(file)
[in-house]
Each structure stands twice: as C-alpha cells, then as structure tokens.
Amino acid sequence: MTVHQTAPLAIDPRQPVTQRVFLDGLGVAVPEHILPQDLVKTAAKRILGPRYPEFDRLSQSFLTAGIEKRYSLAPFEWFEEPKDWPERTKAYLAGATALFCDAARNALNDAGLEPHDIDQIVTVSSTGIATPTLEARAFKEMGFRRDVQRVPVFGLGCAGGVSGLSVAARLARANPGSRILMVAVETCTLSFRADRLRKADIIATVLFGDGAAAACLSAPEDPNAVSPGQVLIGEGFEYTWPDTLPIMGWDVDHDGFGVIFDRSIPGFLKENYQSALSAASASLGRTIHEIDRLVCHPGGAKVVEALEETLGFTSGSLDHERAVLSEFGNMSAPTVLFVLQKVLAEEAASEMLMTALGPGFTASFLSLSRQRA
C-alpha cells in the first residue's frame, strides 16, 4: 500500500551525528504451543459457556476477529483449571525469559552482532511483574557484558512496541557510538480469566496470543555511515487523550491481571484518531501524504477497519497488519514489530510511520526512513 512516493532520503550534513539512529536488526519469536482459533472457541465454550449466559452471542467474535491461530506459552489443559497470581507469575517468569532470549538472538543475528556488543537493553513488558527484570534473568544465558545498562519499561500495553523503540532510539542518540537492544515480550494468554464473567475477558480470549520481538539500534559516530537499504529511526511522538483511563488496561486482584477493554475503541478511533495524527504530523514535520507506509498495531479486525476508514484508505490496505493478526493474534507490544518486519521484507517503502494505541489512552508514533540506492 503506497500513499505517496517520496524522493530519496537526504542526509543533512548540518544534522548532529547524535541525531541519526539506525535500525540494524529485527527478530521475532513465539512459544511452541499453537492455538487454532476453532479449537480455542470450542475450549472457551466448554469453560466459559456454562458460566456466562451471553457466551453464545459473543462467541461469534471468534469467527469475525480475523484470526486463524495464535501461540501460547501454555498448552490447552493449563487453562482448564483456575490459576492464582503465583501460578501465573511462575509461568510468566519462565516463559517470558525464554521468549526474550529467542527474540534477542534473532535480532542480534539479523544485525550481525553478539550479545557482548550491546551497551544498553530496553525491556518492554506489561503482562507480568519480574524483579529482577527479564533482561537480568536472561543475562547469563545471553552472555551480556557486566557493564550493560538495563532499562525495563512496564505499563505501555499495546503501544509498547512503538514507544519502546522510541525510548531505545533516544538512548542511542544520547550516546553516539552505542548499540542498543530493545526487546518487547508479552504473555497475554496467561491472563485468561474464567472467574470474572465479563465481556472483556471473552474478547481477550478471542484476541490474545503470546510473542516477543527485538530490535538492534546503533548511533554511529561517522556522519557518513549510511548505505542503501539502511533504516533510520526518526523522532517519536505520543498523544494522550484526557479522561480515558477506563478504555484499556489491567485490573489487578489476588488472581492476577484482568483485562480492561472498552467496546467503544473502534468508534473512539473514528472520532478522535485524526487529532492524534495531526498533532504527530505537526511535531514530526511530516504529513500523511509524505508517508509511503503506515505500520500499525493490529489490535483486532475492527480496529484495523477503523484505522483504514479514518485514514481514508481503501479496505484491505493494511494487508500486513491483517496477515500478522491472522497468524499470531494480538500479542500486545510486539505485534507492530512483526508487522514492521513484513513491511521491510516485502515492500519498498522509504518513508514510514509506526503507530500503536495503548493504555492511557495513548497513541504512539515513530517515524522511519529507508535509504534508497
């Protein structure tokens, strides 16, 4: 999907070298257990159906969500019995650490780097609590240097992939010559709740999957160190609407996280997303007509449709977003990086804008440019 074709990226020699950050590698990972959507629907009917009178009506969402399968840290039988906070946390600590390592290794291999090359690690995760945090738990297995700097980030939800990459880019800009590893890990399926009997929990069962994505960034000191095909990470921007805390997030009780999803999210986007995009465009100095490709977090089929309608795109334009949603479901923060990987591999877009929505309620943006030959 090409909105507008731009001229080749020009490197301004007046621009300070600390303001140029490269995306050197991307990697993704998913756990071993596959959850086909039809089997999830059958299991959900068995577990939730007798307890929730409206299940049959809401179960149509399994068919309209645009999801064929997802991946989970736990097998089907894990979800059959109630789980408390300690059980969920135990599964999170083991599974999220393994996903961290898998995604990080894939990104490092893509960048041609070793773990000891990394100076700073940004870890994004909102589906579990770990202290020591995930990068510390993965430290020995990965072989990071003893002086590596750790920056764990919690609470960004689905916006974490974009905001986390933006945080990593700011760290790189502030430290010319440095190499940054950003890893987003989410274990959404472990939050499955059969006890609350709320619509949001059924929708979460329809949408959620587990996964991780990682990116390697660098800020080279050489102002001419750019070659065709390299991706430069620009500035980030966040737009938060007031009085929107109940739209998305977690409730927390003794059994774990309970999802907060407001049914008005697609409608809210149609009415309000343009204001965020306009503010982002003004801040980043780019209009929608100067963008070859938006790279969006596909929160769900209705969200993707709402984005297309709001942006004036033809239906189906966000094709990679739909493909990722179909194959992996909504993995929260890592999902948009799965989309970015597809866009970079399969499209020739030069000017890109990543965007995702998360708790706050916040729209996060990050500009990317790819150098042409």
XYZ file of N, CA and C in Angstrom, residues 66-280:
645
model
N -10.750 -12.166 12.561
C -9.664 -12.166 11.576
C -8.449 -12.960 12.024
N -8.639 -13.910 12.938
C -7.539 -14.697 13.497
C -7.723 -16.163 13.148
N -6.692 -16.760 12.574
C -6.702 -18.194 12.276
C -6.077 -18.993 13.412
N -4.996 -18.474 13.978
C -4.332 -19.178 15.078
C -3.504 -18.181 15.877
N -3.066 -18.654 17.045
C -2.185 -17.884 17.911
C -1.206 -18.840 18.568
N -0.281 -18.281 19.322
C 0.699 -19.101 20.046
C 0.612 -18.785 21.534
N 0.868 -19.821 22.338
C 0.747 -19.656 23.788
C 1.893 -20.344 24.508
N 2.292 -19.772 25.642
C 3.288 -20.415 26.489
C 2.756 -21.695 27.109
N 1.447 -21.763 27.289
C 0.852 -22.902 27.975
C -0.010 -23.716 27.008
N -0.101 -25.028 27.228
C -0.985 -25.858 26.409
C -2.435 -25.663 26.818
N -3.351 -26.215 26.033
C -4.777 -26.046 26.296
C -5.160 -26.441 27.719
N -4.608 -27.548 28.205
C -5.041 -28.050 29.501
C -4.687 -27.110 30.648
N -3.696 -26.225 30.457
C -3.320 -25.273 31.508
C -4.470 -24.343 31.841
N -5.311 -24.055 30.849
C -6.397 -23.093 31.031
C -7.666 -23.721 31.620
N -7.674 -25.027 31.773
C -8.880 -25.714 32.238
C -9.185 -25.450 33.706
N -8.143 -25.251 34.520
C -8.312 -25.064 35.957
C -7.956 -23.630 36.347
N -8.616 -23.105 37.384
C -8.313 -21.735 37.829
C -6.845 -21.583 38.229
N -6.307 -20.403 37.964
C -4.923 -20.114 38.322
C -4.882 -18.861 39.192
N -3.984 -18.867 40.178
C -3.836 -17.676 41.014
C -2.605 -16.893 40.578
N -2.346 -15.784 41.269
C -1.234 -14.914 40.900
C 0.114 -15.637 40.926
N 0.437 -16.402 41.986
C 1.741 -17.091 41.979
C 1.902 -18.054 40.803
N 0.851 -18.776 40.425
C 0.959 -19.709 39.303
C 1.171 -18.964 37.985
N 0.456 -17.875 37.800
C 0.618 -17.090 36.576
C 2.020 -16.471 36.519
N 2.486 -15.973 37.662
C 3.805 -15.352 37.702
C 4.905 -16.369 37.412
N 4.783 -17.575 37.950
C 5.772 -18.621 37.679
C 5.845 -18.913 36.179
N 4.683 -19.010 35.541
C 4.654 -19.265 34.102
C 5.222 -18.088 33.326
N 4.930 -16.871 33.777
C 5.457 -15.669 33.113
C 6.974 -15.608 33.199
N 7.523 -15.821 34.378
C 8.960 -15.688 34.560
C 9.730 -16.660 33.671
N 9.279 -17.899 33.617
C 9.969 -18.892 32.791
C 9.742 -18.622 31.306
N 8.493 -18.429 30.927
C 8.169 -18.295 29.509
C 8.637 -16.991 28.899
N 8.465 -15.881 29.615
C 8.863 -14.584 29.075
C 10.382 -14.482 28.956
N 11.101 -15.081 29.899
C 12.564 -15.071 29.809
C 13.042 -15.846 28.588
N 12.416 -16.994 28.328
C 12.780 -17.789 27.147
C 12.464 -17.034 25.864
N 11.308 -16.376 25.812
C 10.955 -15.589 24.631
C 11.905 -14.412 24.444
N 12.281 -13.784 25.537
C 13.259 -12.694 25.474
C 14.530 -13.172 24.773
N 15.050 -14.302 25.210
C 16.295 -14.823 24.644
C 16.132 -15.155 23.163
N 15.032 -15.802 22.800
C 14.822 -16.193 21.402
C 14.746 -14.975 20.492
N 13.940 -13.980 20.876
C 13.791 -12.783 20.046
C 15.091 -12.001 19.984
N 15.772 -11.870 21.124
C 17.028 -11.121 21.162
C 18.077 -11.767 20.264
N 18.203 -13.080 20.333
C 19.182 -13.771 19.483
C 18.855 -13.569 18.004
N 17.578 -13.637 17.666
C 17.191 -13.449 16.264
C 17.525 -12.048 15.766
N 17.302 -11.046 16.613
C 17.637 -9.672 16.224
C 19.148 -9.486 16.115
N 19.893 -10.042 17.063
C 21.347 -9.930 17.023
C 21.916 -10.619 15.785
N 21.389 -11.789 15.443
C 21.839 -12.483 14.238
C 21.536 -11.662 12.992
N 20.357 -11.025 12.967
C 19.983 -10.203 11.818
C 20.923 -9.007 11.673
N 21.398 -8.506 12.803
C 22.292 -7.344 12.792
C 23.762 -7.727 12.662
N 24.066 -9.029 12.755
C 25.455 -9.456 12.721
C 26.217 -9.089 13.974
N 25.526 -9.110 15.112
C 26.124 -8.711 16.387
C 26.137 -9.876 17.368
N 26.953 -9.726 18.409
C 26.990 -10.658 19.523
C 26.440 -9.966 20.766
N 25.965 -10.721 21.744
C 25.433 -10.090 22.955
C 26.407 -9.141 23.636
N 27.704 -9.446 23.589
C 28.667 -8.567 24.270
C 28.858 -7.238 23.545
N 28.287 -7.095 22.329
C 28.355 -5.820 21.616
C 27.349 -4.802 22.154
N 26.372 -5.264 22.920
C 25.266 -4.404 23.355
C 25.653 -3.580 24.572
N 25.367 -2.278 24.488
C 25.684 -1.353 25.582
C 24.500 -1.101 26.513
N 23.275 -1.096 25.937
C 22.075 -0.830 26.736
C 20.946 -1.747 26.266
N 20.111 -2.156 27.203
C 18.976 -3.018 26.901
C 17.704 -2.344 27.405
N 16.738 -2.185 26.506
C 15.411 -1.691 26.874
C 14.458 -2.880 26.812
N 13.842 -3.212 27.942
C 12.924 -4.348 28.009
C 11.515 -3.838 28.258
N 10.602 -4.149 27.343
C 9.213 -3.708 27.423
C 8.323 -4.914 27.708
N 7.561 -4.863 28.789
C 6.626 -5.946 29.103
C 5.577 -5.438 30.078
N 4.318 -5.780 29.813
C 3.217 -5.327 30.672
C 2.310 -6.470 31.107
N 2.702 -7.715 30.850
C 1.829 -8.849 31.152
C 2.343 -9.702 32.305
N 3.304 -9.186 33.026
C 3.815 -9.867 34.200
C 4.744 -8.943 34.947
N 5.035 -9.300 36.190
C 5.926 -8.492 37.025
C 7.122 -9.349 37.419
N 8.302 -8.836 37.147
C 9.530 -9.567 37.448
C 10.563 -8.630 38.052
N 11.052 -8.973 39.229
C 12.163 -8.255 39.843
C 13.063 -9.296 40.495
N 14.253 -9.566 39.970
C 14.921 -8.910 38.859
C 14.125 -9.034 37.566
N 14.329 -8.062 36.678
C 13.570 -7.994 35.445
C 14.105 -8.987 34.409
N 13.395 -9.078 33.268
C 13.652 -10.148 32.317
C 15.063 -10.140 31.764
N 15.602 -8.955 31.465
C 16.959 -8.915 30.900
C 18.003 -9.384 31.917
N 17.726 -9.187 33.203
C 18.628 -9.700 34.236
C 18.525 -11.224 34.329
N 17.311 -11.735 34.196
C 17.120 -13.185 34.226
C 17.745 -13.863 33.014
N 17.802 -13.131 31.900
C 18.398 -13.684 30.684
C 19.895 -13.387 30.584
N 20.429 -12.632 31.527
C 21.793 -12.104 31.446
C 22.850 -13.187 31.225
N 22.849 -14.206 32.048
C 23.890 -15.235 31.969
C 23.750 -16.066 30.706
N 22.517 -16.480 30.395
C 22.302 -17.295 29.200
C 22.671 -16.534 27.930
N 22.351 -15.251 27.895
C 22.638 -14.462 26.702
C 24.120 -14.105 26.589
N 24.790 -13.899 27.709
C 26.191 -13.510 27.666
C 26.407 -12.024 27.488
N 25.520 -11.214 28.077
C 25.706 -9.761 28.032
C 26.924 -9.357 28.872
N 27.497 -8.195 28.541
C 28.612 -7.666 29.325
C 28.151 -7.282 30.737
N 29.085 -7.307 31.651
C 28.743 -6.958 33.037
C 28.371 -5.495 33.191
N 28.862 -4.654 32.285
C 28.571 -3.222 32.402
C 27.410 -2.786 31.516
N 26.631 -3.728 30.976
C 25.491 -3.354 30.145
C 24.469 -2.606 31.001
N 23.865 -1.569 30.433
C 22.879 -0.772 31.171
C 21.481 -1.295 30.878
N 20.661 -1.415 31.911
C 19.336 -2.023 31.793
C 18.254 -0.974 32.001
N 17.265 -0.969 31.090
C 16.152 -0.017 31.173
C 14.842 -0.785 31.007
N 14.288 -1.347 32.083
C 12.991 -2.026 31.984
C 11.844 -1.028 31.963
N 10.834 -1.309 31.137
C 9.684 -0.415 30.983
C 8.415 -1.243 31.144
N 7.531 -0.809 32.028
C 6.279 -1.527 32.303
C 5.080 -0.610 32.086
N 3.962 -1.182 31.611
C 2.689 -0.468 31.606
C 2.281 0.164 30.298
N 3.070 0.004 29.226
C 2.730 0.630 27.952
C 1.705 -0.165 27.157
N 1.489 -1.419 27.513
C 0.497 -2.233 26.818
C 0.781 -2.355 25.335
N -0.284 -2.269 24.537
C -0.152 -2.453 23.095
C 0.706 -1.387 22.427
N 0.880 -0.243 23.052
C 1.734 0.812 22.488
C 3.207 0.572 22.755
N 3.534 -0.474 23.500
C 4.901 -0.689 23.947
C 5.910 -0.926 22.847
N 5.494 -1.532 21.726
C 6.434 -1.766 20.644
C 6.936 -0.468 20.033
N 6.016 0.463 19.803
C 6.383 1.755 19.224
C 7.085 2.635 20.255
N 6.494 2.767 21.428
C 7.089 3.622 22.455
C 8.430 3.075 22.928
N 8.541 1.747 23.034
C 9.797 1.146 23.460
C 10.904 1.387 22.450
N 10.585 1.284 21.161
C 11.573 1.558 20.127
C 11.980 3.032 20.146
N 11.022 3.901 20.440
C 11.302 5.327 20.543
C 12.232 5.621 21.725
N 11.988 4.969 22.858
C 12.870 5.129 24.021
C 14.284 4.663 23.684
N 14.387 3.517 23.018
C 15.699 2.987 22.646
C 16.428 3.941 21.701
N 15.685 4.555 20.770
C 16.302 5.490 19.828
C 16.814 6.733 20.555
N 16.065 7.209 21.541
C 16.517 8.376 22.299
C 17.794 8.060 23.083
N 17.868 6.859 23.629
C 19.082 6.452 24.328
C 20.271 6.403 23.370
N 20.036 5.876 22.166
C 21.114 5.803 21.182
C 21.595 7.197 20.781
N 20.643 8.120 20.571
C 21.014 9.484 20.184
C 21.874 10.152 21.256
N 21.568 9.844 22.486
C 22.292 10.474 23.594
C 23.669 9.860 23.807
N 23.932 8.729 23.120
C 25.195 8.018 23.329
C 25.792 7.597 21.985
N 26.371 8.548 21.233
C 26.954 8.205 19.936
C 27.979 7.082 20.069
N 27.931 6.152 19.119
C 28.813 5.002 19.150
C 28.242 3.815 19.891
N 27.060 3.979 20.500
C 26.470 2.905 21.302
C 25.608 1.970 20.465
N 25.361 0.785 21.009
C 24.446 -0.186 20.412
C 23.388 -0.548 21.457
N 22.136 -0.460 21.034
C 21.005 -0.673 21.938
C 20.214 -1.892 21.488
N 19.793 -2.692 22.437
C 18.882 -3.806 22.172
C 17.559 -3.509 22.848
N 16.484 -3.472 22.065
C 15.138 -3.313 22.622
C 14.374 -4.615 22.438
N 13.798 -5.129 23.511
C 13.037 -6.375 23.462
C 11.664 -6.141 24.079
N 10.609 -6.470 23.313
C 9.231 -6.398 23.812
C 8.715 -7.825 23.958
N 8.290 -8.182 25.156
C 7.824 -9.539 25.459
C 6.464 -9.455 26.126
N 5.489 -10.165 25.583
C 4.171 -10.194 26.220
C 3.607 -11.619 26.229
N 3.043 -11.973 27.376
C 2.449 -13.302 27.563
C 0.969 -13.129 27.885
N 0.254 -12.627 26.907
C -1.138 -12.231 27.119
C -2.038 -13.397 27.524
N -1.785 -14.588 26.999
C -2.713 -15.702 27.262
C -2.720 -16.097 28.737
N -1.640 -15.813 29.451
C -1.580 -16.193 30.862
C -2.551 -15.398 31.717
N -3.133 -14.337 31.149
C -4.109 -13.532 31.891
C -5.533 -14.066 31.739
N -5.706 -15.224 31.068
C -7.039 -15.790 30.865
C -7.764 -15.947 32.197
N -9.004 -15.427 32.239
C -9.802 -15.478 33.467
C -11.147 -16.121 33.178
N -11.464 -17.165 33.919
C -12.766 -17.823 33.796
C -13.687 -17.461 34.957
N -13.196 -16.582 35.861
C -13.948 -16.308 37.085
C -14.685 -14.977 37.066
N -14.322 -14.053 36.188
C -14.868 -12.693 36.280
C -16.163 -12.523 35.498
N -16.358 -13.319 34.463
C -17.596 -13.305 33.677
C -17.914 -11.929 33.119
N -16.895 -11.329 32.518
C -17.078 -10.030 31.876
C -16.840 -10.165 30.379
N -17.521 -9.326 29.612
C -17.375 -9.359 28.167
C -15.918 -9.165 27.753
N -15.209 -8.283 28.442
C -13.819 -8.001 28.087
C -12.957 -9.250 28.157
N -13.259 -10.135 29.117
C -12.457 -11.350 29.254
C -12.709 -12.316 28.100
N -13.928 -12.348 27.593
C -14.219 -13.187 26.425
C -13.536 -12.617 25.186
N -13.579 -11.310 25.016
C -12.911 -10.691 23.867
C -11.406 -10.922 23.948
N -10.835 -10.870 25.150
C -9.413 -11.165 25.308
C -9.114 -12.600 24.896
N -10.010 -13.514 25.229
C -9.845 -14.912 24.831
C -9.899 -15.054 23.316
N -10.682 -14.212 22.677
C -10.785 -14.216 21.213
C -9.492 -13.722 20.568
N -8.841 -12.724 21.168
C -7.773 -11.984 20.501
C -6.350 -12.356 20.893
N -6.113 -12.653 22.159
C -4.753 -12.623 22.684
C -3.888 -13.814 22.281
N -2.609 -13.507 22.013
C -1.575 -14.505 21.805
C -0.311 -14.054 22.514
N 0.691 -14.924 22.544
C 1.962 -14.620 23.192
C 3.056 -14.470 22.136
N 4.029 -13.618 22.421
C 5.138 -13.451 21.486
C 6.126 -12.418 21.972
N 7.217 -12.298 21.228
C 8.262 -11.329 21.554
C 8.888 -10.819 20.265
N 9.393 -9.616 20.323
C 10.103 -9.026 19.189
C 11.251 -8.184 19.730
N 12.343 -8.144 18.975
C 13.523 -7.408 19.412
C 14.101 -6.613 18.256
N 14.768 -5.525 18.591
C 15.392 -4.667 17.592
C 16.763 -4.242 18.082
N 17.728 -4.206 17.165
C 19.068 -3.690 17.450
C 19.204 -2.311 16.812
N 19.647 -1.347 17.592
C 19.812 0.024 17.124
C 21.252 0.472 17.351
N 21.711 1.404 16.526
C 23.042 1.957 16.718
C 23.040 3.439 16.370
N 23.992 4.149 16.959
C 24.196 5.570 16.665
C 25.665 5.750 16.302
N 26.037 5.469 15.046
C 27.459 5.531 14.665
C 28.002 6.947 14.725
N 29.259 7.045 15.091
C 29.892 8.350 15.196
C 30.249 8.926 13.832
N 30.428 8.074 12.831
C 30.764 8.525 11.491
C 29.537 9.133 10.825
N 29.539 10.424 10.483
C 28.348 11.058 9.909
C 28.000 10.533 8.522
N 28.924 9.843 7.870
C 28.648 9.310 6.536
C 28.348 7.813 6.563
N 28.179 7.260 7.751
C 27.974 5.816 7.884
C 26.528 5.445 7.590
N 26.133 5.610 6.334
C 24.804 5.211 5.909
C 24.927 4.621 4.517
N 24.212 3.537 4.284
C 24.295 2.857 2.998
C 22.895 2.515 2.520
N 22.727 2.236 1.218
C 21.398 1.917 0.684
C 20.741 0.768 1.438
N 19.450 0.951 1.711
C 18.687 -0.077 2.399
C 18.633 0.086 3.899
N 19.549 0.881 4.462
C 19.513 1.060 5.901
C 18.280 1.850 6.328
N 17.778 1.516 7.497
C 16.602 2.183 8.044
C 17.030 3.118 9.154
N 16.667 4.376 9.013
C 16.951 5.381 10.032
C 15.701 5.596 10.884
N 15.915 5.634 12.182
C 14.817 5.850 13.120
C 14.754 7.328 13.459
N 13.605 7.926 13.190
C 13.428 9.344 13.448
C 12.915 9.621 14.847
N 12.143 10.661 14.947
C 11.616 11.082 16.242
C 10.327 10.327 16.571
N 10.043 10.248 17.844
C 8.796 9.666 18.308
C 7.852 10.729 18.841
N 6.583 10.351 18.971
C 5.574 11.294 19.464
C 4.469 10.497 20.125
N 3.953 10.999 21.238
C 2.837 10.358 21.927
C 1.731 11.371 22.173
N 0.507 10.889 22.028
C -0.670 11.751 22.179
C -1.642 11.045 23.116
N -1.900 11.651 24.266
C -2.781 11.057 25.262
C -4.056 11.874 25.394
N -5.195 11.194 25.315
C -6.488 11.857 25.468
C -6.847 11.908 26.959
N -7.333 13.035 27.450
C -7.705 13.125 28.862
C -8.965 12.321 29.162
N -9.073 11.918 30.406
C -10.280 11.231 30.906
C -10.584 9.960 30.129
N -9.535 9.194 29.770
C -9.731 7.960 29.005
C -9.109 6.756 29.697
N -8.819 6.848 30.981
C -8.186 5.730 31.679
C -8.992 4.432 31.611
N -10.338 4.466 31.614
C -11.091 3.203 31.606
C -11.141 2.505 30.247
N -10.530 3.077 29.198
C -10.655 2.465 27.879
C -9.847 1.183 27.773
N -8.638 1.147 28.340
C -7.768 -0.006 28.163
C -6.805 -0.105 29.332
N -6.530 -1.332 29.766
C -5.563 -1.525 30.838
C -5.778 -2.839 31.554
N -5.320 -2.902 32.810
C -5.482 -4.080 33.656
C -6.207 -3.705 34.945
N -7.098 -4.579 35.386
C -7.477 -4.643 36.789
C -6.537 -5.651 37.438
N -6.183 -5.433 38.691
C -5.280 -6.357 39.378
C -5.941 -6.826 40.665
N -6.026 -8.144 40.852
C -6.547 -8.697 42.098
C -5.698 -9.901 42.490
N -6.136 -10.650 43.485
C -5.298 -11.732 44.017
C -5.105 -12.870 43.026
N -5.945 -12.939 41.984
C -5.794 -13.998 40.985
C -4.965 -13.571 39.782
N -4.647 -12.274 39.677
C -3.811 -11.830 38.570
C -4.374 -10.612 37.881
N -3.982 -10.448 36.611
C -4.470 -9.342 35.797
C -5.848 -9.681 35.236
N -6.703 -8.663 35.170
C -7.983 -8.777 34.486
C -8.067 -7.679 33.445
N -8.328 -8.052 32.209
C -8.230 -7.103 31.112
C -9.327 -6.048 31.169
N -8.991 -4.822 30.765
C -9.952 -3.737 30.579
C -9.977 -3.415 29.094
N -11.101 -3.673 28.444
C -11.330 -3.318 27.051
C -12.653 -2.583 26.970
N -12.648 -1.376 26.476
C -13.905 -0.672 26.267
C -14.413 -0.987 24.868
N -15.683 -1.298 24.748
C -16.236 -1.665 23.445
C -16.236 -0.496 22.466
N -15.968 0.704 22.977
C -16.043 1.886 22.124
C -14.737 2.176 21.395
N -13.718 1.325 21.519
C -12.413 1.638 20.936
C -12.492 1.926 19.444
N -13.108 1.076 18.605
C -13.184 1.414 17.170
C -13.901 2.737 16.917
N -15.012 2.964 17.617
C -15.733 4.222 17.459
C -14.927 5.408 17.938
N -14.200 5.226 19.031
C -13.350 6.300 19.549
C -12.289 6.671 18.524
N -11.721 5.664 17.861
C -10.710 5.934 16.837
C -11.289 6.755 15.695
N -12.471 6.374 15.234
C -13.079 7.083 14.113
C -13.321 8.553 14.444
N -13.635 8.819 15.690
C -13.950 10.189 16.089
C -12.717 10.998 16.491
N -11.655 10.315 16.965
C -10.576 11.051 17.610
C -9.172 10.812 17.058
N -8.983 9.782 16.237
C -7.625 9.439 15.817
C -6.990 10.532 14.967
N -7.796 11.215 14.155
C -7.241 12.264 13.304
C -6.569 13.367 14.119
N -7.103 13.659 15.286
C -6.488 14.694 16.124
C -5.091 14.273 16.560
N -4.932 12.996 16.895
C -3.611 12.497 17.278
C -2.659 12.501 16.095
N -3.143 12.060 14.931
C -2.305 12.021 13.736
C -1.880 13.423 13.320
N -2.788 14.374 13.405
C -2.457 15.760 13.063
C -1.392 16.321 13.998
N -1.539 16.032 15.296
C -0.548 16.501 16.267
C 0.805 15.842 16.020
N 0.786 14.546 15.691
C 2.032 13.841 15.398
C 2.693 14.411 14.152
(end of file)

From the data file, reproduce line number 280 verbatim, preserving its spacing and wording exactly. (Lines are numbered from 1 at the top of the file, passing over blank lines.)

C 2.730 0.630 27.952